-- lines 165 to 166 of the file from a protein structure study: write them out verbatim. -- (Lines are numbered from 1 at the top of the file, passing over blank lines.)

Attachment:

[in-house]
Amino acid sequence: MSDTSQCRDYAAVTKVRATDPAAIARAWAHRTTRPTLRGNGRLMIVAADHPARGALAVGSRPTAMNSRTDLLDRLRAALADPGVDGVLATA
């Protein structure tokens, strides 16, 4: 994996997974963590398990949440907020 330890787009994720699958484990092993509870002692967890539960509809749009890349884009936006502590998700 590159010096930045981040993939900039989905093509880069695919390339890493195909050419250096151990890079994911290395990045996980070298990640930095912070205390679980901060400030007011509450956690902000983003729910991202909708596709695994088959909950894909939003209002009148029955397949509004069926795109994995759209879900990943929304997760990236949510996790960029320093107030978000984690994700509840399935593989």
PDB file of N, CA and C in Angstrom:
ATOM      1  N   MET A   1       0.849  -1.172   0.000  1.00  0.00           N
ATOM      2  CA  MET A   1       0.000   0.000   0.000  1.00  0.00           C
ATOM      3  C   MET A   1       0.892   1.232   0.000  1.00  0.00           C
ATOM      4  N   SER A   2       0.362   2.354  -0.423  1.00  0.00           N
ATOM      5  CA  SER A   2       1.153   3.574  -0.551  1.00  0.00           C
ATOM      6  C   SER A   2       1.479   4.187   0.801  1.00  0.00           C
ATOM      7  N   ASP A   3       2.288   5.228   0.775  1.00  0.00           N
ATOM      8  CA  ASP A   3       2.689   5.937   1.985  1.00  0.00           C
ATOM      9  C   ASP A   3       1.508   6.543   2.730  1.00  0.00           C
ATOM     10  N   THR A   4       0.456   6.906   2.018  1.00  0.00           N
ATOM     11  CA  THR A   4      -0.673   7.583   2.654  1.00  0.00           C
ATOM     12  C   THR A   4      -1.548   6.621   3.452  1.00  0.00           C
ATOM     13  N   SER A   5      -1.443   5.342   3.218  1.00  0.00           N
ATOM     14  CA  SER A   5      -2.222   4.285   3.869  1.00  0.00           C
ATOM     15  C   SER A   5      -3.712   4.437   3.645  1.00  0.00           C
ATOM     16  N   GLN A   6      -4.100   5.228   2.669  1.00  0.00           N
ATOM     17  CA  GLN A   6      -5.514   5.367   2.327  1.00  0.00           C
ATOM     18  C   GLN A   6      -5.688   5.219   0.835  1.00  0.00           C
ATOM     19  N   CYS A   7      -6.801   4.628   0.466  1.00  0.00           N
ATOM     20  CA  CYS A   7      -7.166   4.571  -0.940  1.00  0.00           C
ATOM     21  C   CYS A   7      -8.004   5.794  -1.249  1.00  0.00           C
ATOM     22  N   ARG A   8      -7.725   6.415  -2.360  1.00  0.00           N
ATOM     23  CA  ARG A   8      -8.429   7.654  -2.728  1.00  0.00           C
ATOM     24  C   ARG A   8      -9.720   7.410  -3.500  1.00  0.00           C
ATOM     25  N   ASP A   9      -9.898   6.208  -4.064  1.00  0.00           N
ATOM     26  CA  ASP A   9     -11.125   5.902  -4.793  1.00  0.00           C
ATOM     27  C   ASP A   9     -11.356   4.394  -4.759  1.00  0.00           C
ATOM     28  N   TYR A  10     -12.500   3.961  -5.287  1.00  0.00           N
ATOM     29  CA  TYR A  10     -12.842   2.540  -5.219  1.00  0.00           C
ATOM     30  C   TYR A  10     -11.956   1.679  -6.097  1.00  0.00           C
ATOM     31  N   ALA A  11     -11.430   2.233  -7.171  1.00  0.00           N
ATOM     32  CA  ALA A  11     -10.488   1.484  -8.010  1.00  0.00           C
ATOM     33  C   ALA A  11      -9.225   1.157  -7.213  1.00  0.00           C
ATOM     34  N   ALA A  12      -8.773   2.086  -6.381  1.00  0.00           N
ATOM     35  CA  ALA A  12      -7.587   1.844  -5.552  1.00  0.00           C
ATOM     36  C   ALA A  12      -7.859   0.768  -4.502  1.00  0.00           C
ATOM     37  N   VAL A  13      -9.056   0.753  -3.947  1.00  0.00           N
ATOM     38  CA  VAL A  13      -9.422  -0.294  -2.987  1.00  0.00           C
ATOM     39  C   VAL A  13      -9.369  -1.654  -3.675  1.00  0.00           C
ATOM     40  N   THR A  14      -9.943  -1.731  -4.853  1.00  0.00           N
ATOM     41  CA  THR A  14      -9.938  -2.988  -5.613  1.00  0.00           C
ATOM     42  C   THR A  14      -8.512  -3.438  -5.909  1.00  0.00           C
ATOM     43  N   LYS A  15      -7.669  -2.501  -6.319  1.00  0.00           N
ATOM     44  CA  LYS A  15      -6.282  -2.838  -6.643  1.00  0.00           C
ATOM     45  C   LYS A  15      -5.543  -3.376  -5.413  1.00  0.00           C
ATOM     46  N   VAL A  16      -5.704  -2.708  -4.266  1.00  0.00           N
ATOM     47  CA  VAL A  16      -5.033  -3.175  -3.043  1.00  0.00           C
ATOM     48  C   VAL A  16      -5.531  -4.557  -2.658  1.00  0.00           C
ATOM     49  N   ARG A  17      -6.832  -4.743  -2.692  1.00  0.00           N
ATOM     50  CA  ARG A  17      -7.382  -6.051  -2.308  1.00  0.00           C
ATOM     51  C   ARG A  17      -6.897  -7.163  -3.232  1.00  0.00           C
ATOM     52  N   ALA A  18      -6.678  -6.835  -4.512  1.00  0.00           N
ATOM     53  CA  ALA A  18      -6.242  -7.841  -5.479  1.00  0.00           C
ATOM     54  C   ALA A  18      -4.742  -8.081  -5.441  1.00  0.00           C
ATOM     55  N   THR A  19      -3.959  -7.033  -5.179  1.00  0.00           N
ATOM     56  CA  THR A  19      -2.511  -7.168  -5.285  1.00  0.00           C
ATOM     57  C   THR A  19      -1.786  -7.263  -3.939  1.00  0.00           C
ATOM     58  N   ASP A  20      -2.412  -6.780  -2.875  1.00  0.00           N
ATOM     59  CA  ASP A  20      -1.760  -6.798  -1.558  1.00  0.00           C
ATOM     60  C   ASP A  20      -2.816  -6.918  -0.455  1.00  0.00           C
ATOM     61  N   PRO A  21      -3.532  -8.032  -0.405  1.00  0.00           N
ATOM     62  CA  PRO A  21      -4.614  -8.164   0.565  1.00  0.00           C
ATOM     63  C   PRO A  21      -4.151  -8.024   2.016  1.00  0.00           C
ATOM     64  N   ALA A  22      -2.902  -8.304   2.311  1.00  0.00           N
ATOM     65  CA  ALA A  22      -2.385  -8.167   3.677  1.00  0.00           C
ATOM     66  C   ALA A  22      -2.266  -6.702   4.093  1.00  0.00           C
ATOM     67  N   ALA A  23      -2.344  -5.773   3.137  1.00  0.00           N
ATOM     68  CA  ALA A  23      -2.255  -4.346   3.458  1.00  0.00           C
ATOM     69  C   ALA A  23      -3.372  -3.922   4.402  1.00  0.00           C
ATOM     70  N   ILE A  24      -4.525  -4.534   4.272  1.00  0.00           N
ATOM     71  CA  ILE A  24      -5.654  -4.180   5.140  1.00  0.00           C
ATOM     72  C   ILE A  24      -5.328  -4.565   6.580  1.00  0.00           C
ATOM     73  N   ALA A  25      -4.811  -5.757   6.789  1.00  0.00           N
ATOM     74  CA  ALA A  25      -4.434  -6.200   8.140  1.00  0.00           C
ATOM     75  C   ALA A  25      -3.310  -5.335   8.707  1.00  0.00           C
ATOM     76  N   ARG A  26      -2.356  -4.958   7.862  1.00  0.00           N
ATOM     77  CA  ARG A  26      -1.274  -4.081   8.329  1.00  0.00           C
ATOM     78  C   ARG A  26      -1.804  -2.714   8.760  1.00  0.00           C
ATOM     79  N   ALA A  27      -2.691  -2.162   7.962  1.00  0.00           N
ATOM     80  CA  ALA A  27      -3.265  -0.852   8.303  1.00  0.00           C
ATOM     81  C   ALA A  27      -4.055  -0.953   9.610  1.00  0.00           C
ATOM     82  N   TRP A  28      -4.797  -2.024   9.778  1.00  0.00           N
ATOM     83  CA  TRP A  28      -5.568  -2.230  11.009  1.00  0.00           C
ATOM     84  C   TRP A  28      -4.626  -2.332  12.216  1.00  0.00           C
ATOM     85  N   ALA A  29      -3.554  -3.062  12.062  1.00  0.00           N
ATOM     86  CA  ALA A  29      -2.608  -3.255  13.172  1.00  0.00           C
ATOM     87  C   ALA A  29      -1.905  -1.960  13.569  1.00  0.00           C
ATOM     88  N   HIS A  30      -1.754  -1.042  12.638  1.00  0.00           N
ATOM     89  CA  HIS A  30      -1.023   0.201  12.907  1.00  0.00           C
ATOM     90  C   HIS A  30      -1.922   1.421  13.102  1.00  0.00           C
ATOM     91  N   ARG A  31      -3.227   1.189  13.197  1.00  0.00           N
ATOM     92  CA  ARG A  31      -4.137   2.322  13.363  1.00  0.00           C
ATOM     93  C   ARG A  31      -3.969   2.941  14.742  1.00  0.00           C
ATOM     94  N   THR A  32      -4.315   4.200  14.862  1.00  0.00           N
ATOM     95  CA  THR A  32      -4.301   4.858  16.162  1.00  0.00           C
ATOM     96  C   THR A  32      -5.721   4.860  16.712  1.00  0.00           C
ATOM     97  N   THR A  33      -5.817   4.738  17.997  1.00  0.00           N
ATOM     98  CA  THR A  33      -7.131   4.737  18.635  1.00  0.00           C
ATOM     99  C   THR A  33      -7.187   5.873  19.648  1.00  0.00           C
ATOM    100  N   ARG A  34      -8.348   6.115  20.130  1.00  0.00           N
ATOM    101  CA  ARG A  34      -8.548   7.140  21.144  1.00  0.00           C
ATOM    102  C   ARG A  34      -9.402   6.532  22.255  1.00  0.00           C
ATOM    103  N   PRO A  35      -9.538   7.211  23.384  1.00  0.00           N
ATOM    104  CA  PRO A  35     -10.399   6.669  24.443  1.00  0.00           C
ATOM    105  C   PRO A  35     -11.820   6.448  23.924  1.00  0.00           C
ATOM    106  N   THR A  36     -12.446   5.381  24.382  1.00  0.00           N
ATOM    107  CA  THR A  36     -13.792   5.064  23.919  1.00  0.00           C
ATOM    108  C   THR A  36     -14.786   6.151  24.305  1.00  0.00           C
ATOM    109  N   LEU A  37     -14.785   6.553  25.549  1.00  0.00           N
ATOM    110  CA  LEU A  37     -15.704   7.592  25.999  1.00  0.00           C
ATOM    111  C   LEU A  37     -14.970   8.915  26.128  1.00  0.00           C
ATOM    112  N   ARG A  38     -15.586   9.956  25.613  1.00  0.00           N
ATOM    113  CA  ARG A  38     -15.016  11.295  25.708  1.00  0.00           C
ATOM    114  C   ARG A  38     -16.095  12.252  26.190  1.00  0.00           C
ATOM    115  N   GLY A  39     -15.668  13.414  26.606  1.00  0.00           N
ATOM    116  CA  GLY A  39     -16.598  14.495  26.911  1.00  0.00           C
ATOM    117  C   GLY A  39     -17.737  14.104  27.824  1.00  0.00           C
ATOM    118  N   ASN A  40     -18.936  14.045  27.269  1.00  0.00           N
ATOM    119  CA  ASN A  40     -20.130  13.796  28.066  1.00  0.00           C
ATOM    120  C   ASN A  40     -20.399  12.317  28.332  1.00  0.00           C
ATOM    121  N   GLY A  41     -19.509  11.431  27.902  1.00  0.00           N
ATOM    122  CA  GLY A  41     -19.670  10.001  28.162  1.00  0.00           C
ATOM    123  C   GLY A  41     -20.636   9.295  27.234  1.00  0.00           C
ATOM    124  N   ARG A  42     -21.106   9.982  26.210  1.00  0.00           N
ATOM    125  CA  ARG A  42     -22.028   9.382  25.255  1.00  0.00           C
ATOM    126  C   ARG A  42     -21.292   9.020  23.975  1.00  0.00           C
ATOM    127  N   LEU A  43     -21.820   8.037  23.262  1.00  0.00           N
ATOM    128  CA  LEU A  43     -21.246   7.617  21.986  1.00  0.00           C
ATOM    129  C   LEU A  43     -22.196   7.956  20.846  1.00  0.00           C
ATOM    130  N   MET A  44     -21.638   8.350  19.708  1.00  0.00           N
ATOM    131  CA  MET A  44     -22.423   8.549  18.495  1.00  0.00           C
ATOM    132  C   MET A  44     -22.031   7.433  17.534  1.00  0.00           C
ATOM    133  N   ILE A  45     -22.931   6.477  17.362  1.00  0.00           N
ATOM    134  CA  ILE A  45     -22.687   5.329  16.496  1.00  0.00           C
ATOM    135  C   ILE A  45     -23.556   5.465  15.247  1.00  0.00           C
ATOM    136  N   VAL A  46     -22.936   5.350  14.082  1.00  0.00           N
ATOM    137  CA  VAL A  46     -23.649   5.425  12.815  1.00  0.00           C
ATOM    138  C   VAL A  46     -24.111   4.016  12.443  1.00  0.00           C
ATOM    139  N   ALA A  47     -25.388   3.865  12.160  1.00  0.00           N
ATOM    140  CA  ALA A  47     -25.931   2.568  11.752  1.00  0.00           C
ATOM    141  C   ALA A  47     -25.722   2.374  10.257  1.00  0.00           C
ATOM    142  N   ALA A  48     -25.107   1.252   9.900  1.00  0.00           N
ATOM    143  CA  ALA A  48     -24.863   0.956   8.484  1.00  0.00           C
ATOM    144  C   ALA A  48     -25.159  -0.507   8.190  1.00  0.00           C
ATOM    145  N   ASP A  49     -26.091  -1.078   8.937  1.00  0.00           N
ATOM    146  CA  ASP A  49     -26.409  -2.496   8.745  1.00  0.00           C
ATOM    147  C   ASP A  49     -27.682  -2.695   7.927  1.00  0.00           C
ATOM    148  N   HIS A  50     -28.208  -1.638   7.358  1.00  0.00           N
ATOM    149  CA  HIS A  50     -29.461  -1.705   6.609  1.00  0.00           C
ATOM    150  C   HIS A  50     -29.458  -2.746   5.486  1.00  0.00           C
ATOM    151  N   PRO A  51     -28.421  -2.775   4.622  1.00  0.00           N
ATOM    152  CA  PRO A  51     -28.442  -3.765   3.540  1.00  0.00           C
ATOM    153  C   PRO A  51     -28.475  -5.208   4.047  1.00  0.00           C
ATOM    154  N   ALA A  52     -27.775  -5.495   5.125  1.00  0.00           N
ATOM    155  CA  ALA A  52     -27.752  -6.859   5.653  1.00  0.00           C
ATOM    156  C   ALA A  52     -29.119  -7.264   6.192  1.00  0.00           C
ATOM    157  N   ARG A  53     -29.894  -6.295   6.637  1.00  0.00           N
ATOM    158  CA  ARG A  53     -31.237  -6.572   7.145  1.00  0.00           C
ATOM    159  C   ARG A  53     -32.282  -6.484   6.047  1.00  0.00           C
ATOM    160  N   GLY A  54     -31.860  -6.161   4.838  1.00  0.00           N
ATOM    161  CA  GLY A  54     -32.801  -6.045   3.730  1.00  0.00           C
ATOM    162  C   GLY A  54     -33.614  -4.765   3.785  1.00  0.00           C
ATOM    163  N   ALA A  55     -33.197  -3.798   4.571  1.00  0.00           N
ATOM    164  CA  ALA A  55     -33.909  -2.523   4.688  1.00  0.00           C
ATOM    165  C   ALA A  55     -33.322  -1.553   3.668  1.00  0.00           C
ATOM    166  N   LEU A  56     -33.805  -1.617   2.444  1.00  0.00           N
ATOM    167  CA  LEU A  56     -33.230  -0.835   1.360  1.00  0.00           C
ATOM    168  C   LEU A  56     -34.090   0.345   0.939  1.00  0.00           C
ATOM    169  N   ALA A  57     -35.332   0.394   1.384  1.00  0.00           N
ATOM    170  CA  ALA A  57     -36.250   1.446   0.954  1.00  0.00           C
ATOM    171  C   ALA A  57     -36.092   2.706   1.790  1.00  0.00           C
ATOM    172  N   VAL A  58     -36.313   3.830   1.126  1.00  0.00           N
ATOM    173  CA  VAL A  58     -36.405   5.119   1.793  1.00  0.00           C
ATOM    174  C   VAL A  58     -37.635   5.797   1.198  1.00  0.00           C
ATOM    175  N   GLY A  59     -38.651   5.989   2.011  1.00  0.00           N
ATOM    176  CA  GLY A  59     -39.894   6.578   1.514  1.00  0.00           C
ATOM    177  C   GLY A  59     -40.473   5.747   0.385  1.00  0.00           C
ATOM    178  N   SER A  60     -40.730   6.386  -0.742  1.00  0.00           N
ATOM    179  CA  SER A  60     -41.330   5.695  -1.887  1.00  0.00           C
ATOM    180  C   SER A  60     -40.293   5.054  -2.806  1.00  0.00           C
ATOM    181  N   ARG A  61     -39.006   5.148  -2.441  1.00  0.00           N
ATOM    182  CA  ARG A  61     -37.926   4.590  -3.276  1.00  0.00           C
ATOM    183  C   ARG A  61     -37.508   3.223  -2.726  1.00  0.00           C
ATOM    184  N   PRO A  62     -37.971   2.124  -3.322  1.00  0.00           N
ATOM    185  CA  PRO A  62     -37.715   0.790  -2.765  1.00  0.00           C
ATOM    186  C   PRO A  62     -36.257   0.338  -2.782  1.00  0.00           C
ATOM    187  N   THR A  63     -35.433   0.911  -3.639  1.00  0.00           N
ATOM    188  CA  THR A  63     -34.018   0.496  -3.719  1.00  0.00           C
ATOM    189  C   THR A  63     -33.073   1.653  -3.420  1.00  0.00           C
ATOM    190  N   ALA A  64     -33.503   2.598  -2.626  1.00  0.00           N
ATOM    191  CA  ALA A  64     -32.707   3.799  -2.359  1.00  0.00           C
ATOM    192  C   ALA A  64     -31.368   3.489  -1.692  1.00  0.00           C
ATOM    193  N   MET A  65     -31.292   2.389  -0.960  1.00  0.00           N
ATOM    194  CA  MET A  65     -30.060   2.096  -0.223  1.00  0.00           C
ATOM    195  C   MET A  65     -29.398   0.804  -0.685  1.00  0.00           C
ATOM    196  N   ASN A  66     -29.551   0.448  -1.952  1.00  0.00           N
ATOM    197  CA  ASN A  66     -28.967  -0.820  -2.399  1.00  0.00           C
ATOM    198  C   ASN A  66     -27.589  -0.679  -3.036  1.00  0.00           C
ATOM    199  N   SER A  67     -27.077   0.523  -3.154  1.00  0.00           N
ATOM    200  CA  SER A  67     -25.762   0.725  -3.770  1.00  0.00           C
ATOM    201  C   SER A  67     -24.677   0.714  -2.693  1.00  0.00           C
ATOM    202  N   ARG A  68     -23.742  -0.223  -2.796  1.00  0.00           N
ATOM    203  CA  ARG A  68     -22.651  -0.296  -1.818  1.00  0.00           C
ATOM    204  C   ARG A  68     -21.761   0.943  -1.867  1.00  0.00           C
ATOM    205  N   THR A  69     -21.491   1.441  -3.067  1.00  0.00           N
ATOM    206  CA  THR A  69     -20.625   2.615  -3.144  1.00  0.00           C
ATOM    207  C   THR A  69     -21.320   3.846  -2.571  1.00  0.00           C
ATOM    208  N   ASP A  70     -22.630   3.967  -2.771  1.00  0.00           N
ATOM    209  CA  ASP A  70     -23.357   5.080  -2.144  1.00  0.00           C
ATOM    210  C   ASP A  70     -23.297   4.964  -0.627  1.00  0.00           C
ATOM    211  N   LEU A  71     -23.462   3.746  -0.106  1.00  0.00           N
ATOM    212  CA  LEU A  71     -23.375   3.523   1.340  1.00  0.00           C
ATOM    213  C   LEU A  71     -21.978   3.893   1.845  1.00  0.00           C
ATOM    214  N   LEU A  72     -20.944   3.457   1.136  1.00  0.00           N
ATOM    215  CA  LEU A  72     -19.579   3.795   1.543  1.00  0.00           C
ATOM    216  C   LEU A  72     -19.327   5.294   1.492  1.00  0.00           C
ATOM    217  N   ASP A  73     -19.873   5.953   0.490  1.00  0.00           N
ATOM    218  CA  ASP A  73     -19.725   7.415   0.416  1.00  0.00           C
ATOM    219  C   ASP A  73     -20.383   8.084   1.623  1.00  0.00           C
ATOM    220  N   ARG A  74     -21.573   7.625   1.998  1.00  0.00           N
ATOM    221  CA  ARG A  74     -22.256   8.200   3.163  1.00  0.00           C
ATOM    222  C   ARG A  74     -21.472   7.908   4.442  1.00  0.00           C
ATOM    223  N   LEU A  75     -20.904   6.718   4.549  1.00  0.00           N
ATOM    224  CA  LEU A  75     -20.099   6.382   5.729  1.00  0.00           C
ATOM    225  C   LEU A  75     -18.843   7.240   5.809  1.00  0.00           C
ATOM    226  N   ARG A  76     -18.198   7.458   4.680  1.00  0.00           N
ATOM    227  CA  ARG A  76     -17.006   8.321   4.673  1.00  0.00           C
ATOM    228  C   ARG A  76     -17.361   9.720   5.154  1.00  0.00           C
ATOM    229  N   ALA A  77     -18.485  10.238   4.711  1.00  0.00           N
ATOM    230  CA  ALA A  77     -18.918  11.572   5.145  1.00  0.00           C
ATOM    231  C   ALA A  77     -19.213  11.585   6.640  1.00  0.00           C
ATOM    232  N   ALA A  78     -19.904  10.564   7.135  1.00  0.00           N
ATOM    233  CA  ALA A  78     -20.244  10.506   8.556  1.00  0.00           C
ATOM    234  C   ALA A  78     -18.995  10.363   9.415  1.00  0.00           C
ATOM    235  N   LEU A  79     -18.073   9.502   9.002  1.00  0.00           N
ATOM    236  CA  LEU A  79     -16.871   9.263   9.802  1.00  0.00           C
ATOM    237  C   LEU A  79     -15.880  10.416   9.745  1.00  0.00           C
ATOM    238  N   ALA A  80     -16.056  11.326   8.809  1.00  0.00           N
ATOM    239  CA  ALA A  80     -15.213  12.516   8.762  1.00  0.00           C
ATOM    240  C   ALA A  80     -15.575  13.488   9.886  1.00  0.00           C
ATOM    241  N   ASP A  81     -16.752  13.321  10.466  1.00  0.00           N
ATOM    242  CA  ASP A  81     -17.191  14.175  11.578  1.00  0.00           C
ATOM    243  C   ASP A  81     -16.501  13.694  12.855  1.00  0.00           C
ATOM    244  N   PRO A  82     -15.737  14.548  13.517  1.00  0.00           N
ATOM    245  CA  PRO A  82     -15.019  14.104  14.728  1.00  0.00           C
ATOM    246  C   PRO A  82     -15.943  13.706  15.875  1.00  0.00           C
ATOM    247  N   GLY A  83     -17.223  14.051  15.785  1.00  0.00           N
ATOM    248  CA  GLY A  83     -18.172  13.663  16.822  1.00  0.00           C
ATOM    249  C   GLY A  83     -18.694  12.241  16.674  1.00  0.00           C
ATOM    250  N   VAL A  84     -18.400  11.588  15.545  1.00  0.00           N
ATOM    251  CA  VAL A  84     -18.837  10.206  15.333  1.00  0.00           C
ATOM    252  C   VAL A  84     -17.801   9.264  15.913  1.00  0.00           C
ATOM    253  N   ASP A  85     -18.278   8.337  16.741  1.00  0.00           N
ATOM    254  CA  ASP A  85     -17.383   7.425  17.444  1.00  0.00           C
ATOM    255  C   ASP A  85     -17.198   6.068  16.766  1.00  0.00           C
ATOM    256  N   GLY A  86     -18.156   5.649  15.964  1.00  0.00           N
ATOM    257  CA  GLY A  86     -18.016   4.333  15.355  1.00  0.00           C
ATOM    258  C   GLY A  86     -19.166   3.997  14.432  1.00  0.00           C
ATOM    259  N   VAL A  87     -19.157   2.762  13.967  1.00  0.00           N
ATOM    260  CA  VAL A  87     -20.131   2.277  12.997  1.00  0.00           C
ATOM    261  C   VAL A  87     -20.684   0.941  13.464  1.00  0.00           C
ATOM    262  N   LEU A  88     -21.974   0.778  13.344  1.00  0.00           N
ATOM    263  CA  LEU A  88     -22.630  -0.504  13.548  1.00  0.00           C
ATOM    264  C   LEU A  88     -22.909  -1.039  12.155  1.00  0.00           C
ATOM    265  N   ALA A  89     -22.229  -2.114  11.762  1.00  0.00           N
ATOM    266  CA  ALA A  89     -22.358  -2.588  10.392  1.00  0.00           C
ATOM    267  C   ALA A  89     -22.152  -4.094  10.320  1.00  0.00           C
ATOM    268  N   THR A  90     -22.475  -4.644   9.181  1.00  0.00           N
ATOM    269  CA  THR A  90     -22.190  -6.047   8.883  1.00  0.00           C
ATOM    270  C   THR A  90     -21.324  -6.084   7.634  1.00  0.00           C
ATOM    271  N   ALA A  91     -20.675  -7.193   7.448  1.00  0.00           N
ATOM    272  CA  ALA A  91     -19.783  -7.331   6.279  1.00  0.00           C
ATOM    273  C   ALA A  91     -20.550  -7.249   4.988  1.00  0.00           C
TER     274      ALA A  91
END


ATOM    161  CA  GLY A  54     -32.801  -6.045   3.730  1.00  0.00           C
ATOM    162  C   GLY A  54     -33.614  -4.765   3.785  1.00  0.00           C